After a 2007 season where he hit just .237/.272/.405, 67, Olivo was granted free agency, eventually signing with the Kansas City Royals, where he’d go onto have the two of the best seasons of his career.

In 2009, Olivo delivered his only season of above average offensive output by OPS+, finishing at 103 after blazing a career-best 23 home runs and walking a career-best 27 times.

The following season, which he spent with Colorado as their primary backstop, Olivo amassed 2.5 rWAR, 31-percent of his career total, though still finishing with a sub-optimal 92 OPS+. 2010 would be his fourth and final season leading the league in passed balls, again finishing with 10.

Despite a modest 19-home run campaign with Seattle in 2011, and brief reunion with the now-renamed Miami Marlins in 2013, Olivo finished with a 77 OPS+ between 2011-2014. After 8 games with the Dodgers in 2014, the team optioned him to AAA, where he’d soon be released following an incident that saw him bite off a piece of Alex Guerrero’s ear.

Trying to catch on with the Giants in 2016, where he hit 10 home runs in games at AAA Sacramento, Olivo would be granted free agency, only to never appear in another big league game after 2014.

For his career, Olivo would finish with 145 home runs, 490 RBI, and a 82 OPS+ (below average even by catcher standards). His career OPS of .691 would’ve been higher had he exuded a slightly more refined approach to reading the strike zone, as outlined by his career .275 OBP. Among the 189 catchers with at least 3,000 plate appearances, that such mark ranks 181st, or 9th worst all-time.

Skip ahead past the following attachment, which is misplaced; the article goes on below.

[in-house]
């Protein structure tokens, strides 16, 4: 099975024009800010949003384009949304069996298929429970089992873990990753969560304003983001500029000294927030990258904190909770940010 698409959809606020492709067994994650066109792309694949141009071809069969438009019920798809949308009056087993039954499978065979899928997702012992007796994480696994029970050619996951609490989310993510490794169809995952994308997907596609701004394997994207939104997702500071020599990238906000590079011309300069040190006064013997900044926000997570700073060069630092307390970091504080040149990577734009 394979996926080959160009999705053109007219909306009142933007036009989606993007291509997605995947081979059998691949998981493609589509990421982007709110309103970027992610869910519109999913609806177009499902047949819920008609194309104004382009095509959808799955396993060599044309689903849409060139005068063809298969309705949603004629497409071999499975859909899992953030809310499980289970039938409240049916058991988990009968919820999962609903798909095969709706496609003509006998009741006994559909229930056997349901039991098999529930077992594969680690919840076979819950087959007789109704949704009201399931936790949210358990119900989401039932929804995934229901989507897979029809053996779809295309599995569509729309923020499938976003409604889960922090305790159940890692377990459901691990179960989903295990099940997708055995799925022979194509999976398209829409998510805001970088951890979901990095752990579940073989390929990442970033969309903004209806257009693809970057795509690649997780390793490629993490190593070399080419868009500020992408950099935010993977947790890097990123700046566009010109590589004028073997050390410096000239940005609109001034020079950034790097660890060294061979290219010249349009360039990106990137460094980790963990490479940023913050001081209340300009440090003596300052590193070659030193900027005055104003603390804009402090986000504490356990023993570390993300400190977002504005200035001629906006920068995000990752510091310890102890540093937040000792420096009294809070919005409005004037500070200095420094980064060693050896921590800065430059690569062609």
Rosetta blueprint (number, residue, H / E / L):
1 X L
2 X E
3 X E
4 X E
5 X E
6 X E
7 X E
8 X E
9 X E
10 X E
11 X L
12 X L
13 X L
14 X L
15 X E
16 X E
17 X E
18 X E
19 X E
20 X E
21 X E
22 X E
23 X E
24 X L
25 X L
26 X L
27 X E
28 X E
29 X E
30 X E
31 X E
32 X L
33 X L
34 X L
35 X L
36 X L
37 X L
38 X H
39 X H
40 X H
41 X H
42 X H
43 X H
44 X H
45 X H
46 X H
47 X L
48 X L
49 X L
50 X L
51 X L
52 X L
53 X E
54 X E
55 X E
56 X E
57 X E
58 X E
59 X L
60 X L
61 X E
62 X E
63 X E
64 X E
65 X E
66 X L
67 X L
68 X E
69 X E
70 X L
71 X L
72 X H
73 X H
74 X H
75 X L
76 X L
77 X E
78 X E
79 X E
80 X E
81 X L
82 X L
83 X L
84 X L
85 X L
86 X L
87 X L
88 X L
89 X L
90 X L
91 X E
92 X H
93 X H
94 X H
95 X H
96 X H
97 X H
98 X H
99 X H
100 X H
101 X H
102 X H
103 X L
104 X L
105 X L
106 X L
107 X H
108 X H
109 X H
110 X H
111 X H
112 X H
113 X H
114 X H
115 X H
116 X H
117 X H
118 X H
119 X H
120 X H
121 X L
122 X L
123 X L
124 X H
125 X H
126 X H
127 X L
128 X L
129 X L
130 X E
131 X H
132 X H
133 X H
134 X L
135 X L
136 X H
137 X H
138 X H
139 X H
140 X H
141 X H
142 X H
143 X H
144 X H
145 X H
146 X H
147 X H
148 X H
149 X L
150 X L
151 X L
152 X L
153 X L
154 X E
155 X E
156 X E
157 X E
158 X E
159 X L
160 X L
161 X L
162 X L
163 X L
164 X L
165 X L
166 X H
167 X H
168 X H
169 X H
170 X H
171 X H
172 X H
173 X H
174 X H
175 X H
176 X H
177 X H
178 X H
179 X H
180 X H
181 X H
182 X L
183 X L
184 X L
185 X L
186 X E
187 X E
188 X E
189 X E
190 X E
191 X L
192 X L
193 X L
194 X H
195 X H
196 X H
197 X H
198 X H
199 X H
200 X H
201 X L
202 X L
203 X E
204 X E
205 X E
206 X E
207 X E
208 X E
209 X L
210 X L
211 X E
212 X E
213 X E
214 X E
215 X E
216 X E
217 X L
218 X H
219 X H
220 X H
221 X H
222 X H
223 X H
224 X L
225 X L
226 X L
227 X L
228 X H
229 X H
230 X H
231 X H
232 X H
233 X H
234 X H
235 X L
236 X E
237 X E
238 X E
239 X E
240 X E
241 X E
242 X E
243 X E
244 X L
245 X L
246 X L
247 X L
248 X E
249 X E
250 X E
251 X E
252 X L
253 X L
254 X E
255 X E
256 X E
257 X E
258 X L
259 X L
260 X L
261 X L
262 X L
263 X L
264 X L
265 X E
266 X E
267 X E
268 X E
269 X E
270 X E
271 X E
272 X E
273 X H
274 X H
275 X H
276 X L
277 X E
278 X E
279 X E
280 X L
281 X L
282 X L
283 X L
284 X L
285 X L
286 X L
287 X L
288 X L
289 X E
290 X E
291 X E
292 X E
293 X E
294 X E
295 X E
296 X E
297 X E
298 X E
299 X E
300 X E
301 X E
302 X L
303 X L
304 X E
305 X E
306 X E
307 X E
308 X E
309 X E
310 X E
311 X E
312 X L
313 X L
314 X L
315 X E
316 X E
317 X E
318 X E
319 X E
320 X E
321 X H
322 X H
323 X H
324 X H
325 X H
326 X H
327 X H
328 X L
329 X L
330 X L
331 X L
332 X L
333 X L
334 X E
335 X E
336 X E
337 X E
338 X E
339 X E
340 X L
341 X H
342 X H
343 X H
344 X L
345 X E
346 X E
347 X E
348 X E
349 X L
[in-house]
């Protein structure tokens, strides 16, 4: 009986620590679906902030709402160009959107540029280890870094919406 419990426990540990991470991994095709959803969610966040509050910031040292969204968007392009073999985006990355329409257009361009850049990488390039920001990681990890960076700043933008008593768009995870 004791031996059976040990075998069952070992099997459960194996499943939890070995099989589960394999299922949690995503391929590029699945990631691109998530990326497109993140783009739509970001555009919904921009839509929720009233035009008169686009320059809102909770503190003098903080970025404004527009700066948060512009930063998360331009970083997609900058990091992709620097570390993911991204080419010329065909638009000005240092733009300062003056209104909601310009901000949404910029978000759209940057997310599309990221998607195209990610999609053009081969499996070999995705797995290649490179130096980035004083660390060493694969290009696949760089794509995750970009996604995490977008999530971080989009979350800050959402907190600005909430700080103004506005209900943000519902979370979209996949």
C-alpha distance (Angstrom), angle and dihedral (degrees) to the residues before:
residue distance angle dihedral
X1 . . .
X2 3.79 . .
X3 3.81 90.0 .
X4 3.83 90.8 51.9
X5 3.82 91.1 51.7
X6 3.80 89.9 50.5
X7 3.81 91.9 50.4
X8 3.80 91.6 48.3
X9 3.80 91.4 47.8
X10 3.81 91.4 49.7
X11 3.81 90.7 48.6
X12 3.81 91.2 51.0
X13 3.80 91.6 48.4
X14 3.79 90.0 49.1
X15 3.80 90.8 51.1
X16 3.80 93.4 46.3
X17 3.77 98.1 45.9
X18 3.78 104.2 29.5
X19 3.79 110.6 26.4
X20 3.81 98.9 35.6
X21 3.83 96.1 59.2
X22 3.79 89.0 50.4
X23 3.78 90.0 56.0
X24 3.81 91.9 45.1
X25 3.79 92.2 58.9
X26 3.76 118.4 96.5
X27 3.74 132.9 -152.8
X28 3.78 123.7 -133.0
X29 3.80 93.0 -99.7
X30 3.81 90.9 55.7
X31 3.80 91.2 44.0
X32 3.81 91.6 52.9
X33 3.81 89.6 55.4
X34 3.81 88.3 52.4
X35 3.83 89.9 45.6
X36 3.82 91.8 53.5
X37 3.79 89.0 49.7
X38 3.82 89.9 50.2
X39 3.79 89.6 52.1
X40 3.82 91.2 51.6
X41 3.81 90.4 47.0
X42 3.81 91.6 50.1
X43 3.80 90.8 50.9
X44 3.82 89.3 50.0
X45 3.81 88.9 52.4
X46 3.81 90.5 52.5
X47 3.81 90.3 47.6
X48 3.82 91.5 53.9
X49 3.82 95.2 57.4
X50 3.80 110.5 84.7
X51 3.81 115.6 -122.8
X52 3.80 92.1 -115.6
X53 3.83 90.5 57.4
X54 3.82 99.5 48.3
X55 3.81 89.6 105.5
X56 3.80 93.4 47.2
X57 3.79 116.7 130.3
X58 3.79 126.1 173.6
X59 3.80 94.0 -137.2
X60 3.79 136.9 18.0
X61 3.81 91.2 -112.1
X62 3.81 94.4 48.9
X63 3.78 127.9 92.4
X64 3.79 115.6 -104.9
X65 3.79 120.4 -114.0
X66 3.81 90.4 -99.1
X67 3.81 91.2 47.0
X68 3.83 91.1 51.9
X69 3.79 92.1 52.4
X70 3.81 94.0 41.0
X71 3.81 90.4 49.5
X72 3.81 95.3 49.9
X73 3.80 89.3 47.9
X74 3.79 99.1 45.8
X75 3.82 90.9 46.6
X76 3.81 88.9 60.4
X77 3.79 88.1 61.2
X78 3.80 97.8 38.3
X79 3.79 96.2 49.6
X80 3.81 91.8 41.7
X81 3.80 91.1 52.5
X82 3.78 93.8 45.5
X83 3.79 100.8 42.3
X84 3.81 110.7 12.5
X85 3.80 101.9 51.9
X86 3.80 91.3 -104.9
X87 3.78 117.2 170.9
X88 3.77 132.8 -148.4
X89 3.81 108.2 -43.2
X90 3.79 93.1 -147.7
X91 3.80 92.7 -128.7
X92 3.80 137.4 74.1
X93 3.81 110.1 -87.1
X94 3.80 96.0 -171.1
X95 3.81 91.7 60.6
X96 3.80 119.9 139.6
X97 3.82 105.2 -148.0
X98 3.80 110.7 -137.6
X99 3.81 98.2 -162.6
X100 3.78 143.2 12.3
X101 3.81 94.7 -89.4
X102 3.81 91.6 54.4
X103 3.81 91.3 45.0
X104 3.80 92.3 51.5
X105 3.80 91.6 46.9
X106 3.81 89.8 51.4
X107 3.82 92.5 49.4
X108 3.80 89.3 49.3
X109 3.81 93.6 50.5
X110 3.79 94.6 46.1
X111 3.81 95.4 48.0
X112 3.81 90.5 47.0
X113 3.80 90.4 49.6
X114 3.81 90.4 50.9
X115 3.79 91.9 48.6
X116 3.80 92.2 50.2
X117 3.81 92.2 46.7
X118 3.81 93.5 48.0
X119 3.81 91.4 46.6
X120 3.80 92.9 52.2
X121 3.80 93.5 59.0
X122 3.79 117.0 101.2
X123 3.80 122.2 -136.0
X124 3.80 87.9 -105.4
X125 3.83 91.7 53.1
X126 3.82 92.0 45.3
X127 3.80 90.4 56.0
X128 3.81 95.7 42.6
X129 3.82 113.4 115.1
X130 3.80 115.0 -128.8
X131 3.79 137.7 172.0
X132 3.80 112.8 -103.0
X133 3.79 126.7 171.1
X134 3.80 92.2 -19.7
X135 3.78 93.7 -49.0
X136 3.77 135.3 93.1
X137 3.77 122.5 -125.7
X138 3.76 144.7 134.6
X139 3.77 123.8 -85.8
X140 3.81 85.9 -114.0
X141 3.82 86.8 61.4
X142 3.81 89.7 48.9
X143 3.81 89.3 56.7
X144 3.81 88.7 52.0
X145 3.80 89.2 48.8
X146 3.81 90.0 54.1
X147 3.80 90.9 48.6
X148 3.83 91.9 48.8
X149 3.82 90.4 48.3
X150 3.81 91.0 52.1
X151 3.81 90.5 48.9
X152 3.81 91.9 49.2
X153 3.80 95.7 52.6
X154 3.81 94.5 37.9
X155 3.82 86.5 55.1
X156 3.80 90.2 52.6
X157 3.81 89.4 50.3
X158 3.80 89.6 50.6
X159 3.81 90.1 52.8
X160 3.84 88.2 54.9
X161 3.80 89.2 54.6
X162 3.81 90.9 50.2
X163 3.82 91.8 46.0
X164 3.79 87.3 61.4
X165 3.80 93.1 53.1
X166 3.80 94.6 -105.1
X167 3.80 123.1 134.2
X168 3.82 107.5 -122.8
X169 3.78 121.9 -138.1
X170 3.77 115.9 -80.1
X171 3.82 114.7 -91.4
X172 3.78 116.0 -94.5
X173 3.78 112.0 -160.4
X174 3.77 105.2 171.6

94. Ryan Dempster

Ryan Dempster

Of the names featured in this piece, Ryan Dempster had the undisputed best career of the bunch. Before he was doing his A-grade Harry Caray impression—a la shades of SNL-era Will Ferrell—the native of Sechelt, Canada was a Florida Marlin.

Being drafted by the Texas Rangers in the 3rd round of the 1995 draft, Dempster would be traded to the Marlins in August 1996 for fellow pitcher John Burkett. Dempster impressed early on, pitching to a 3.08 ERA in 210 23 innings between Texas and Florida’s minor league systems between 1995 and ‘96.

While struggling at A+ ball in 1997, finished with a 4.90 ERA in 165 13 innings pitched, Dempster would rebound in 1998, doing so between AA and AAA, where he pitched to a 3.24, eventually earning a call-up in late May of that year. Debuting as reliever on May 23, Dempster allowed 3 runs in 1 inning in a 10-4 loss to the Pittsburgh Pirates, with shortstop Kevin Polcovich becoming the first of Dempster’s 2,075 strikeout victims.

In 14 games pitched that season, 11 of which were starts, Dempster went 1-5 with a 7.08 ERA, allowing 72 hits in just 54 23 innings.

Starting 1999 at AAA Calgary, where he struggled to the tune of a 4.99 ERA, Dempster would find his way back to the majors in May of that season, pitching midily better, though still finishing with a 4.71 ERA over 25 starts. A hint at his improvements that season can be seen by the fact that he pitched into the 7th inning or later in 13 of his 25 starts, including 8 shutout innings of 5-hit ball in his last start of the season on October 2 against the eventual pennant-winning Atlanta Braves.

It would be the year 2000 though where Dempster firmly established himself at the big league level. Pitching a career-high 226 innings that year, Dempster finished with then- career-bests in wins (14), ERA (3.66), strikeouts (209), and WHIP (1.36), en route to making his first All-Star appearance. For the season, the 23-year-old finished with 4.2 rWAR, a mark only eclipsed by his career-defining 2008 season, when he finished with 6.9 rWAR and placed 6th in NL Cy Young voting.